To tell you the truth, I’m getting a bid tired of the whole issue. It seems to be taking forever. But there is so much material that I did not discuss or bring yet, that I feel obligated to present some of it, with my commentary, to serve those who do not have time or the commitment to listen to or read it all themselves.
Some wider news outlets can’t help reporting on it, albeit late: Hundreds back rival petitions in rabbis’ ‘gay revolution’ spat, Top UK rabbi says gay acceptance is ‘fantastic,’ sparking controversy.
Many Rabbis in the UK felt driven to criticize Rabbi Dweck’s lecture. I already critiqued one of them: here. Let me bring a few more. (I’ll restrict myself to Rabbis within the UK Community.)
NB: When I quote the speaker, the quotation marks only indicate were the citation ends, to differentiate it from my commentary – not that it is a verbatim reflection of what was said. I may have summarized his words, only trying to convey what he intended to say. If you want a literal quote, click the link and hear for yourself. My comments are mostly chronological.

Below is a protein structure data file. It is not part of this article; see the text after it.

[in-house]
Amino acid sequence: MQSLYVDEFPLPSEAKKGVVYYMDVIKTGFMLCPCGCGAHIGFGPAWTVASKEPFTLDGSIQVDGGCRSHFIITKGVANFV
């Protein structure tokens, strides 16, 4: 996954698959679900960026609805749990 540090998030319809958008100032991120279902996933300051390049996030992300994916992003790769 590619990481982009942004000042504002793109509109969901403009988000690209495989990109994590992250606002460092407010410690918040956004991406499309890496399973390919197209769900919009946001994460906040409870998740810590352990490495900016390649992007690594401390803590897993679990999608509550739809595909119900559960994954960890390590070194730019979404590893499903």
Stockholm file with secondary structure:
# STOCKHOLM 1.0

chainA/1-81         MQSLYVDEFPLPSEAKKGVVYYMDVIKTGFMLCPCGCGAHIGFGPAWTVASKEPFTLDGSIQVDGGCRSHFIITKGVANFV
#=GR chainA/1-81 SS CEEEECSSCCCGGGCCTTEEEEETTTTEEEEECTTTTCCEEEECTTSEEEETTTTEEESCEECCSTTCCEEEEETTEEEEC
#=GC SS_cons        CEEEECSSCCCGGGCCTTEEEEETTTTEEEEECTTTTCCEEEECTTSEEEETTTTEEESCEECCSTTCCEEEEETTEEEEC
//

- Rabbi Eli Mansour
His lecture was removed from the web before I could listen to it. It’s unclear if Rabbi Dweck’s clarifications after his lecture’s storm sufficed him, or showed this response to be too weak, or if it was taken down because with others up it was redundant or was removed for the sake of peace. Any of these reasons seem worthy. It’s a bit a pity that we can’t hear precisely the reaction of someone who possibly was wise and humble enough to remove it.
He calls Rabbi Dweck “he” and “him” and homosexuals “them” and “those people” who do “such a thing” throughout. He also mentions mishkav zachur [?] and mishkav zachor [sic] next to the proper mishkav zachar.
“Rabbi Dweck should not have used exclusive words.” No doubt he means: explicit terms. He’s very upset, but it’s not clear (of course) by which terms. Just like the ultra-Orthodox Rabbi whose presentation I discussed before and who did not even say the word homosexual (let alone gay), causing a lot of confusions by not calling a spade a spade, but worse: that Rabbi had no qualms about speaking furiously the whole time – although the Jewish Tradition teaches that anger is idol worship, no less. I think a soft-spoken Rabbi who is sometimes explicit – but not vulgar – like Rabbi Dweck is to be preferred.